Sales people and business owners are notoriously optimistic. They have to be. I find that kind of optimism almost inspiring. It’s fun to be around.

I remember a few years ago being in Orlando attending the national tool rally for a large mobile tool distributor. There were hundreds of independent franchise dealers in attendance. They had come for training, special discounts, new product introductions, seminars, and just to mingle with the people they talk to on the phone but rarely get to see in person.

The big event ended with a huge dinner on Saturday for about 900 people. At this dinner, awards were given out to the top producers. Believe me, it’s a lucrative night for the ones who sell a lot, and the room was packed with the best dealers.

I was there to write a story for a national trade magazine, and over a three-day period got to interview more than 20 of the top producers as well as the company president and Chairman of the Board. Every single person was determined to thrive and soar to new heights after wrestling with a nearly stagnant economy.

I thought of those independent dealers recently while watching Ohio Governor Mike DeWine talk about opening up the economy on May 1. How would they approach doing business? How will the best salespeople, regardless of the industry they’re in, handle the chance to get back into the field selling products and making money? Will their attitudes have changed while they sat out six to eight weeks waiting for a virus to disappear?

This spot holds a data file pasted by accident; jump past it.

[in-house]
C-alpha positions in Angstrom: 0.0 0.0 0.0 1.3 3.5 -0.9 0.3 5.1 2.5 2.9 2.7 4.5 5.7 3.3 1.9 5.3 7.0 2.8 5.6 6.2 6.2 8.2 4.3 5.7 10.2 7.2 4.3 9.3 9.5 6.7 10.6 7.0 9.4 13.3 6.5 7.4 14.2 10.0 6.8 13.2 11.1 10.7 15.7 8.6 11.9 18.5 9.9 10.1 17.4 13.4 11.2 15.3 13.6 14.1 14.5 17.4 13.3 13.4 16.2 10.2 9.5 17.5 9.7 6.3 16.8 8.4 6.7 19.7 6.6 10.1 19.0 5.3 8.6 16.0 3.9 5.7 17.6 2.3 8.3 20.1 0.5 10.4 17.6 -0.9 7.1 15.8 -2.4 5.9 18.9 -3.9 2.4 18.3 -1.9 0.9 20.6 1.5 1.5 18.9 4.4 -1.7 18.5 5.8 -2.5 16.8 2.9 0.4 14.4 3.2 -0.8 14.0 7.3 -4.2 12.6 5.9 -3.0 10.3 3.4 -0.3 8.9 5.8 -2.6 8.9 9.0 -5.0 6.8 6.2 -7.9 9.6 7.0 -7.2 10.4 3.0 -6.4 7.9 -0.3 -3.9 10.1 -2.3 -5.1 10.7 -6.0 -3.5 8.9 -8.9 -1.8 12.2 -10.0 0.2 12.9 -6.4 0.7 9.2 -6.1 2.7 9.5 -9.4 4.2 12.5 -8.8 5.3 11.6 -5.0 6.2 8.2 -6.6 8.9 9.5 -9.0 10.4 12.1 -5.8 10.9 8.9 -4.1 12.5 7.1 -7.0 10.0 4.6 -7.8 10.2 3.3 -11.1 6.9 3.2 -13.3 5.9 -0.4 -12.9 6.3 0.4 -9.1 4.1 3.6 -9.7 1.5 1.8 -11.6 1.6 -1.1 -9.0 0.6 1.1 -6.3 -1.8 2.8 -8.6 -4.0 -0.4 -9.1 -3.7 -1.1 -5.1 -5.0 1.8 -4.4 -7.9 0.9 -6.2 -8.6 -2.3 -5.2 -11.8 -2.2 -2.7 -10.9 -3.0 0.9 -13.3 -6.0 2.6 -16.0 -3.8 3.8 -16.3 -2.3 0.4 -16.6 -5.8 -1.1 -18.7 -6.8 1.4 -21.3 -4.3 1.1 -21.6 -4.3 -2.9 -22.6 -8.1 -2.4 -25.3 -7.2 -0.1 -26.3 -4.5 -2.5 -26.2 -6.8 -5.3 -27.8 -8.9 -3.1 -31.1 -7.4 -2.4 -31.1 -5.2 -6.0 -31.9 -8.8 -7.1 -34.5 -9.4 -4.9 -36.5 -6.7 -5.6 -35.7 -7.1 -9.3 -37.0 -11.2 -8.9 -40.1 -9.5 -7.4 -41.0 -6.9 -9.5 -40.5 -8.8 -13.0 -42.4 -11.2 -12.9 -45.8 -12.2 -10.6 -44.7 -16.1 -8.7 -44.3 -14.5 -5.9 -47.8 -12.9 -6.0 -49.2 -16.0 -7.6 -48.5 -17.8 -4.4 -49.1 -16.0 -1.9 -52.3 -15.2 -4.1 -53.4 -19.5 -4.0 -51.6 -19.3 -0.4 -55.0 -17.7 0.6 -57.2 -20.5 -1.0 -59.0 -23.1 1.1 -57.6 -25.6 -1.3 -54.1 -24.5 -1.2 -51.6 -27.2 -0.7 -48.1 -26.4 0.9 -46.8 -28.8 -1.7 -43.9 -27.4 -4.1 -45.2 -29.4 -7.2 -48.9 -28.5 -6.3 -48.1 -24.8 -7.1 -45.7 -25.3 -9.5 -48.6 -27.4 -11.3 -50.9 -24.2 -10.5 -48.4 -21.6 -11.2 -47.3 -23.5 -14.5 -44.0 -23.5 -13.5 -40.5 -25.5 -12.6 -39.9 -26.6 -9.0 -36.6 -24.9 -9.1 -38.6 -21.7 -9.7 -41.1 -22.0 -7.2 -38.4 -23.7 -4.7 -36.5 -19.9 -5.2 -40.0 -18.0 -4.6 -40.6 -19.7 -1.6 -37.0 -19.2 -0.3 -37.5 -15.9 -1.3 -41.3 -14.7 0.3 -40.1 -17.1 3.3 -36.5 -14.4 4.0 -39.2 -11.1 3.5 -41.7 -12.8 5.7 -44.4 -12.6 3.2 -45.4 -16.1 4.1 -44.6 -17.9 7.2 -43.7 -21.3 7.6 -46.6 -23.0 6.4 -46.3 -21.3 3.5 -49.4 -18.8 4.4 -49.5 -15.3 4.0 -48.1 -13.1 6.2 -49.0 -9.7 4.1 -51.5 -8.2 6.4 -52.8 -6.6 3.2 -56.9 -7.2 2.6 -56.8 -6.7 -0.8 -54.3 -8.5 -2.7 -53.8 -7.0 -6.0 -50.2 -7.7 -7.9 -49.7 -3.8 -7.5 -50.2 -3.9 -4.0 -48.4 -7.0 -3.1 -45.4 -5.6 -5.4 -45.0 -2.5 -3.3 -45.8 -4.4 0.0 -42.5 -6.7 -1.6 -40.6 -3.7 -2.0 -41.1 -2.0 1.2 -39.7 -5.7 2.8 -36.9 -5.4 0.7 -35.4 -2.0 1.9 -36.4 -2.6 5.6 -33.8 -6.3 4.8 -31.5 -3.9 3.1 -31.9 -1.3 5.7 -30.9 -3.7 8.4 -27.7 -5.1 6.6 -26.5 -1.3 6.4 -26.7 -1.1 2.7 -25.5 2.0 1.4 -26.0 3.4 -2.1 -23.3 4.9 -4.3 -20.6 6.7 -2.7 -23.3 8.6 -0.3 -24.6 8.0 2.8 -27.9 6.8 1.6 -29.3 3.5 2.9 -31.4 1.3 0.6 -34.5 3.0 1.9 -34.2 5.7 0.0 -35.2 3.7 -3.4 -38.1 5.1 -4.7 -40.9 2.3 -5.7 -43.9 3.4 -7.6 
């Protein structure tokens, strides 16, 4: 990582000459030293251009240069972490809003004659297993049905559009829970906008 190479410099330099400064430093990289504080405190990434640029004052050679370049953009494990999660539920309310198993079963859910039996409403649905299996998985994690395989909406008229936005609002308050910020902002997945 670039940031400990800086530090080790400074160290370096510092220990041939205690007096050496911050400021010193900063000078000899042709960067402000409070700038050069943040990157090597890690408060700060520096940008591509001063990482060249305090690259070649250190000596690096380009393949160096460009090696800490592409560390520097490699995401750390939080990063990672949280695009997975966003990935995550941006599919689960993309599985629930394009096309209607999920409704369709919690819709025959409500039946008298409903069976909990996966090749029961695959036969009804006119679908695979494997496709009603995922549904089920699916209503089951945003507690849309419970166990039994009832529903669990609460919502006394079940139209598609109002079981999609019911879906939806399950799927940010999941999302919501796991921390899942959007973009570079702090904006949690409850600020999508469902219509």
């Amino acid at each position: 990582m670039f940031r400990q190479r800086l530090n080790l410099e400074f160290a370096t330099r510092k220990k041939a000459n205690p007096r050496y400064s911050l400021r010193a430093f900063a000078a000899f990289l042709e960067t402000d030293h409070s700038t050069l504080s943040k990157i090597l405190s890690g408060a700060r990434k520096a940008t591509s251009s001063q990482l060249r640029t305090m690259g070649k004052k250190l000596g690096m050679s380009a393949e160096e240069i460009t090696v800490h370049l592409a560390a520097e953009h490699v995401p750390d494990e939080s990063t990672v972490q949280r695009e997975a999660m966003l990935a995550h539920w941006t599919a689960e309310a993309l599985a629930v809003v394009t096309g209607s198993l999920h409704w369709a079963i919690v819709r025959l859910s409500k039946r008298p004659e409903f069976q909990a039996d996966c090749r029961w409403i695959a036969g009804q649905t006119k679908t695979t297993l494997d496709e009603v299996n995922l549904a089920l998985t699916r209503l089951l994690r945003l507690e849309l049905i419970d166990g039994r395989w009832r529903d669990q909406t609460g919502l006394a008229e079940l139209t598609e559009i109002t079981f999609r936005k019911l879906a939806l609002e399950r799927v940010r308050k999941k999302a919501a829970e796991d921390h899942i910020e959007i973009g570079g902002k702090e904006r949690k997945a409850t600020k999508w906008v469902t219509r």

I doubt it. I think they’ll bring the same hard work ethic and positive attitude to the market that is part of their DNA. Like most entrepreneurs, these independent contractors and commissioned salespeople have laid their fortunes on the line. No one expected the financial meltdown that happened at the end of February, but when it came, salespeople were left with the same two choices all business owners had: complain about the unfairness of the bad economy or suck it up and make more calls.

There is a saying in the sales business that resonates with me: Go big or go home. It speaks to bold actions and calculated risk-taking that requires a big, big heart and a healthy dose of optimism (okay, and maybe a few sleepless nights).

Next time you hear news about the economy, remember this: It isn’t Wall Street and it sure as hell isn’t politicians who are getting the economy moving. It’s the bust-your-butt workers and small business owners who slogged their way through the downturn who are going to make the real difference. The others are just noise makers. The dealers I interviewed in Orlando years ago didn’t get a bailout and most couldn’t get a bank loan. But their determination and hard work paid off.

They went big, because going home is never an option.